Will the Olympus E-1's all-digital design set a new standard?
At first glance, the E-1's black body seems to share a great deal with the older Olympus Camedia E-20n, a 5MP ZLR with a fixed 4X optical zoom now selling for about $1,250. But the E-1 is built with a more durable magnesium-alloy body, and has splash-proof seals on both the body and lenses. So this camera should be able to handle its share of abuse, and while it's heavier than the older E-20n, we found it balances nicely with the 14-54mm f/2.8-3.5 lens, one of four initially introduced with the camera. Most buttons were also easy to find, but scattered around the camera as on the E-20n. The locking-mode button situated on the camera's top right sets shutter, aperture, program, and manual modes. The other half of the dial is empty, almost begging to be used for quick access to other controls and presets. However, to the E-1's credit, several control buttons are programmable, and the manual-focus ring can be set to work in either clockwise or counterclockwise direction, depending on your habits. A button on top sets redeye reduction, slow sync, rear-curtain sync, and an optional external flash to auto, but the E-1 is conspicuously missing a pop-up flash like the one on the E-20n and most other digital SLRs in its price class. That may be in keeping with its "pro" designation, but being forced to add an external flash (such as the Olympus FL-50, $499 list) boosts the already high price of this camera system. On the other hand, the E-1 features a regular 1/180-sec flash sync, higher-speed sync with the FL-50, and has a PC flash-sync connector for studio and third-party flash units.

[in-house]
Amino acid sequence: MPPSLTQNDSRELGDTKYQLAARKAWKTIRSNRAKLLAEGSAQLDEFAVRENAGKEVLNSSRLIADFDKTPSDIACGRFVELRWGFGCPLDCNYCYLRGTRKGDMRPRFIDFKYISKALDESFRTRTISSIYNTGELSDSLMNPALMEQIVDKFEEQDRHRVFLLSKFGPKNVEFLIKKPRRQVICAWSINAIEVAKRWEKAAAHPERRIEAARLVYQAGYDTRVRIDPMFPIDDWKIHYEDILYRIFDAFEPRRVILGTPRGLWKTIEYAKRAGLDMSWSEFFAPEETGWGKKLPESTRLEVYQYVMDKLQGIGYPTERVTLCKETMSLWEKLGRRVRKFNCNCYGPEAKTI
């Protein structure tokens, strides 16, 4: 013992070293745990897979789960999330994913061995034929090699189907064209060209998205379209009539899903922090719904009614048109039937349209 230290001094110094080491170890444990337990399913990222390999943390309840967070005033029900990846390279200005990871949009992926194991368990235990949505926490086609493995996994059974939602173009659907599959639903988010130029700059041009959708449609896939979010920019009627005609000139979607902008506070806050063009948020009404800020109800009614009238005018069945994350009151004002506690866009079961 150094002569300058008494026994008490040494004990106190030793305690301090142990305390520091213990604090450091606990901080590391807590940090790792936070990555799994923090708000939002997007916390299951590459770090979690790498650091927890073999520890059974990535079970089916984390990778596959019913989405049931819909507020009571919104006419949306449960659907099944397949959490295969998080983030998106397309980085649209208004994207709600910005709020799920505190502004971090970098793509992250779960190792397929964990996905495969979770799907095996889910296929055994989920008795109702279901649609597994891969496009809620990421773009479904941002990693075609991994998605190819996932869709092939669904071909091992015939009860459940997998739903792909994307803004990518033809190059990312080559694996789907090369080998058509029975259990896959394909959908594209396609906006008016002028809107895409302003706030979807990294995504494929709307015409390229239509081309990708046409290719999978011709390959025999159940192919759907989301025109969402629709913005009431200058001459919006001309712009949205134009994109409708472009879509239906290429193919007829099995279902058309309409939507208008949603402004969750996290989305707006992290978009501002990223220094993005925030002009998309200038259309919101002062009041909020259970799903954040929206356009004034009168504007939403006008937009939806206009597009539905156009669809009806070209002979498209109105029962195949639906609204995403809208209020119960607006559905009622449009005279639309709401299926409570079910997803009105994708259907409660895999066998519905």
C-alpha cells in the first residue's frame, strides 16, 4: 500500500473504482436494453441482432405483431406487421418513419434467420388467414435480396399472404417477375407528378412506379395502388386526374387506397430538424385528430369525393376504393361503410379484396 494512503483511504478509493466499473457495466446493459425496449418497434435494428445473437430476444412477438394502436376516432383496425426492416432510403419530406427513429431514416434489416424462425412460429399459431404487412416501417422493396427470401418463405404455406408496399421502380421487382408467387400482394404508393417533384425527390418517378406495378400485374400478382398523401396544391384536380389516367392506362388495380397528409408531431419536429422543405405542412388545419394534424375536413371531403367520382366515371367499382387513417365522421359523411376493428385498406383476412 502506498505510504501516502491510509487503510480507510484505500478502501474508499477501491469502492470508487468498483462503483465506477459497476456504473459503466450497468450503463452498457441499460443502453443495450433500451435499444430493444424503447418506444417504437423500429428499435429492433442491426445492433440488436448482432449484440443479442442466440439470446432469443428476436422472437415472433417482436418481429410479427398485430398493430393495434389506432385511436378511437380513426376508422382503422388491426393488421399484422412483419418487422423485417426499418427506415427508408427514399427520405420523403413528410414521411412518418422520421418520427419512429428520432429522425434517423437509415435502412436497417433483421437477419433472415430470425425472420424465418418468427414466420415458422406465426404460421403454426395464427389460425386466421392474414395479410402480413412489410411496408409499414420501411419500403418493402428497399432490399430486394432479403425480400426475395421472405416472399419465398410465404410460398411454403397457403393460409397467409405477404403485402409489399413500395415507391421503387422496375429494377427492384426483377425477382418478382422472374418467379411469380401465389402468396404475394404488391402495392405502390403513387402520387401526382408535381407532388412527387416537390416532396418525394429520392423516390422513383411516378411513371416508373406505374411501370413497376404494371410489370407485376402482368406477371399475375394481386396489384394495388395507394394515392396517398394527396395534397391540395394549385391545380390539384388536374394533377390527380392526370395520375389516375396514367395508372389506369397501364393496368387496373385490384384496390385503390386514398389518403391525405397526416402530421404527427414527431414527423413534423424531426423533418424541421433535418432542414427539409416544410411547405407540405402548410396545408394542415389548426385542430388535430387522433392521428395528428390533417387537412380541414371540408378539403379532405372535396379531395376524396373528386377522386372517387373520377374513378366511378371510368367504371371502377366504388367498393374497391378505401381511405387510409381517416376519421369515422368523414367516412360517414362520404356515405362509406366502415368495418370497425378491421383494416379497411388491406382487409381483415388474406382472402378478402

There are several other features that make this camera more valuable to both pros and photo enthusiasts. The neatest of these is the unique Supersonic Wave Filter that shakes dust off the CCD sensor every time you turn the camera on. For digital cameras, even small amounts of dust on the sensor cause black spotting similar to dead pixels (which may also occur as the sensor ages). The Wave Filter rids the sensor of most dust, while a CCD mapping function helps reduce black spotting from dead pixels.
On the performance end, the E-1 has a fast burst mode of up to 12 images at three frames per second in all formats, including RAW. It also features metered shutter speeds ranging from 60 sec to 1/4000 sec. But if you turn on the camera's noise filter (for removing random noise, especially at a higher ISO) the burst rate slows due to in-camera processing. The same happens if you turn on the camera's Shading Compensation, described in the manual as a method of increasing the brightness at the dark edges of the image. We were baffled by that setting, since one of the biggest claims for the E-1's totally digital design is the lack of dark zones at the edges. Go figure.
After being frustrated by the sluggish low-light focusing system on the older E-20n and E-10 models, we were impressed by the E-1's improved AF system. Based on a TTL phase-difference detection system, the E-1 features three AF zones, with a cross-type central zone and two vertical sensors on either side. When all three are activated, the camera chooses the best AF zone and can track a moving subject. AF sensitivity bottoms out at EV 2, not EV 0 as stated in the camera manual (see test results, right). But low-light AF can be achieved with the help of the built-in focus-assist light or one on an external flash unit.